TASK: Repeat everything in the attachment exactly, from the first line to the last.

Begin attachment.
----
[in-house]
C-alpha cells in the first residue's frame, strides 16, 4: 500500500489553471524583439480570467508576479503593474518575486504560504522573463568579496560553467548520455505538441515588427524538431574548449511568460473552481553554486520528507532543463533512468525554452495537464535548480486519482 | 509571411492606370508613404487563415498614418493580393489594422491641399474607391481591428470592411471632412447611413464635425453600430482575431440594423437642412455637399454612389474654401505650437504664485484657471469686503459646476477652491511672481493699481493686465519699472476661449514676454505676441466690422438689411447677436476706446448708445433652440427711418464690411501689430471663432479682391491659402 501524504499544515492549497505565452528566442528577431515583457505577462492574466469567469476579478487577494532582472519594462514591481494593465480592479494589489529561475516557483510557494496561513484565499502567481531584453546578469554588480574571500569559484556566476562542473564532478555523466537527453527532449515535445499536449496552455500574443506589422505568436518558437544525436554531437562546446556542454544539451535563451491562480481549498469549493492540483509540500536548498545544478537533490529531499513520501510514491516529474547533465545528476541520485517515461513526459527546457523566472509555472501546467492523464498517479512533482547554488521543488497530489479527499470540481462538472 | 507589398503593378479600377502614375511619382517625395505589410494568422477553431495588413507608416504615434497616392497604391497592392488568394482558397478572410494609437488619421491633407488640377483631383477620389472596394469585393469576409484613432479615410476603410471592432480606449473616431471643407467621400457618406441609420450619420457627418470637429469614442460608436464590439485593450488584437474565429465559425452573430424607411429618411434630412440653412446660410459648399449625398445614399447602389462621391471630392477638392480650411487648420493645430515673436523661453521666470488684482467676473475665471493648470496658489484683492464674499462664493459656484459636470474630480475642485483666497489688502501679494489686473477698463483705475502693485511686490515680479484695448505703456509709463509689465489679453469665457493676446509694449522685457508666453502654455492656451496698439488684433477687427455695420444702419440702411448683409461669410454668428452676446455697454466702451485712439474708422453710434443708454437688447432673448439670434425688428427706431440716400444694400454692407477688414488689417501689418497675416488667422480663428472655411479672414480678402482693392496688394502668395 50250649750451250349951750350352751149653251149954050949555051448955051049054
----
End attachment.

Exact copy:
[in-house]
C-alpha cells in the first residue's frame, strides 16, 4: 500500500489553471524583439480570467508576479503593474518575486504560504522573463568579496560553467548520455505538441515588427524538431574548449511568460473552481553554486520528507532543463533512468525554452495537464535548480486519482 | 509571411492606370508613404487563415498614418493580393489594422491641399474607391481591428470592411471632412447611413464635425453600430482575431440594423437642412455637399454612389474654401505650437504664485484657471469686503459646476477652491511672481493699481493686465519699472476661449514676454505676441466690422438689411447677436476706446448708445433652440427711418464690411501689430471663432479682391491659402 501524504499544515492549497505565452528566442528577431515583457505577462492574466469567469476579478487577494532582472519594462514591481494593465480592479494589489529561475516557483510557494496561513484565499502567481531584453546578469554588480574571500569559484556566476562542473564532478555523466537527453527532449515535445499536449496552455500574443506589422505568436518558437544525436554531437562546446556542454544539451535563451491562480481549498469549493492540483509540500536548498545544478537533490529531499513520501510514491516529474547533465545528476541520485517515461513526459527546457523566472509555472501546467492523464498517479512533482547554488521543488497530489479527499470540481462538472 | 507589398503593378479600377502614375511619382517625395505589410494568422477553431495588413507608416504615434497616392497604391497592392488568394482558397478572410494609437488619421491633407488640377483631383477620389472596394469585393469576409484613432479615410476603410471592432480606449473616431471643407467621400457618406441609420450619420457627418470637429469614442460608436464590439485593450488584437474565429465559425452573430424607411429618411434630412440653412446660410459648399449625398445614399447602389462621391471630392477638392480650411487648420493645430515673436523661453521666470488684482467676473475665471493648470496658489484683492464674499462664493459656484459636470474630480475642485483666497489688502501679494489686473477698463483705475502693485511686490515680479484695448505703456509709463509689465489679453469665457493676446509694449522685457508666453502654455492656451496698439488684433477687427455695420444702419440702411448683409461669410454668428452676446455697454466702451485712439474708422453710434443708454437688447432673448439670434425688428427706431440716400444694400454692407477688414488689417501689418497675416488667422480663428472655411479672414480678402482693392496688394502668395 50250649750451250349951750350352751149653251149954050949555051448955051049054